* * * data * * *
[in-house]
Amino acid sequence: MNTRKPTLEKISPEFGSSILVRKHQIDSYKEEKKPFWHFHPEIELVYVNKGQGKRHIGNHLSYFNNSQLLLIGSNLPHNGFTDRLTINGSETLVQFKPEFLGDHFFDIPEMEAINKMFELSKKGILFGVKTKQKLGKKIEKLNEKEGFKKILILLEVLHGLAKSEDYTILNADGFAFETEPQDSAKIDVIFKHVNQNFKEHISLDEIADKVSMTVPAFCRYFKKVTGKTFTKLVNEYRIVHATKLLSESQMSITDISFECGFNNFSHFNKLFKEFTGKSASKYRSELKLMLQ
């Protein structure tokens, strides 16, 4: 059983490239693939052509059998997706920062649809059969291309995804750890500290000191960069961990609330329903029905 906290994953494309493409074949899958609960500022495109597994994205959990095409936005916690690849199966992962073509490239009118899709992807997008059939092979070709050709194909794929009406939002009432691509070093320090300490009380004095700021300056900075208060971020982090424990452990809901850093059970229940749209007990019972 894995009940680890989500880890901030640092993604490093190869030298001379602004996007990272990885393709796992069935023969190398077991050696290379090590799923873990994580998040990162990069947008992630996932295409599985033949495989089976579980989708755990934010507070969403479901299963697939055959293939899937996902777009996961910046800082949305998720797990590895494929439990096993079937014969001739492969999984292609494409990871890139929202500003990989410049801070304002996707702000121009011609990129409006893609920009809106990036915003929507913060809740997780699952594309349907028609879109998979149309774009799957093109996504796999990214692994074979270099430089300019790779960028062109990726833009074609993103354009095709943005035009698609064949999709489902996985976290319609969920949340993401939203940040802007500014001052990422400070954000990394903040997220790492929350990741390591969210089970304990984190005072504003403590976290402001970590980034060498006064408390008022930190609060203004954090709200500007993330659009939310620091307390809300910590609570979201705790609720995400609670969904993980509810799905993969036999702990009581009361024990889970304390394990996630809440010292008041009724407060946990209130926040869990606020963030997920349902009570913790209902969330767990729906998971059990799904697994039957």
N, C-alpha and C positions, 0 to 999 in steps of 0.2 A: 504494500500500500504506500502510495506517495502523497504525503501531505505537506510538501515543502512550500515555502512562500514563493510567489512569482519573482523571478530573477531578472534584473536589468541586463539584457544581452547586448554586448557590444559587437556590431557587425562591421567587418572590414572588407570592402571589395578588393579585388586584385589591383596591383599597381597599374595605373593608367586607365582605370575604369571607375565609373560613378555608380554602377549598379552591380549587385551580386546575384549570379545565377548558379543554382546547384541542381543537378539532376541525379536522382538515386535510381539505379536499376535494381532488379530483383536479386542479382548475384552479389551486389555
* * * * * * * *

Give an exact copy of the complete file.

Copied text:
[in-house]
Amino acid sequence: MNTRKPTLEKISPEFGSSILVRKHQIDSYKEEKKPFWHFHPEIELVYVNKGQGKRHIGNHLSYFNNSQLLLIGSNLPHNGFTDRLTINGSETLVQFKPEFLGDHFFDIPEMEAINKMFELSKKGILFGVKTKQKLGKKIEKLNEKEGFKKILILLEVLHGLAKSEDYTILNADGFAFETEPQDSAKIDVIFKHVNQNFKEHISLDEIADKVSMTVPAFCRYFKKVTGKTFTKLVNEYRIVHATKLLSESQMSITDISFECGFNNFSHFNKLFKEFTGKSASKYRSELKLMLQ
């Protein structure tokens, strides 16, 4: 059983490239693939052509059998997706920062649809059969291309995804750890500290000191960069961990609330329903029905 906290994953494309493409074949899958609960500022495109597994994205959990095409936005916690690849199966992962073509490239009118899709992807997008059939092979070709050709194909794929009406939002009432691509070093320090300490009380004095700021300056900075208060971020982090424990452990809901850093059970229940749209007990019972 894995009940680890989500880890901030640092993604490093190869030298001379602004996007990272990885393709796992069935023969190398077991050696290379090590799923873990994580998040990162990069947008992630996932295409599985033949495989089976579980989708755990934010507070969403479901299963697939055959293939899937996902777009996961910046800082949305998720797990590895494929439990096993079937014969001739492969999984292609494409990871890139929202500003990989410049801070304002996707702000121009011609990129409006893609920009809106990036915003929507913060809740997780699952594309349907028609879109998979149309774009799957093109996504796999990214692994074979270099430089300019790779960028062109990726833009074609993103354009095709943005035009698609064949999709489902996985976290319609969920949340993401939203940040802007500014001052990422400070954000990394903040997220790492929350990741390591969210089970304990984190005072504003403590976290402001970590980034060498006064408390008022930190609060203004954090709200500007993330659009939310620091307390809300910590609570979201705790609720995400609670969904993980509810799905993969036999702990009581009361024990889970304390394990996630809440010292008041009724407060946990209130926040869990606020963030997920349902009570913790209902969330767990729906998971059990799904697994039957």
N, C-alpha and C positions, 0 to 999 in steps of 0.2 A: 504494500500500500504506500502510495506517495502523497504525503501531505505537506510538501515543502512550500515555502512562500514563493510567489512569482519573482523571478530573477531578472534584473536589468541586463539584457544581452547586448554586448557590444559587437556590431557587425562591421567587418572590414572588407570592402571589395578588393579585388586584385589591383596591383599597381597599374595605373593608367586607365582605370575604369571607375565609373560613378555608380554602377549598379552591380549587385551580386546575384549570379545565377548558379543554382546547384541542381543537378539532376541525379536522382538515386535510381539505379536499376535494381532488379530483383536479386542479382548475384552479389551486389555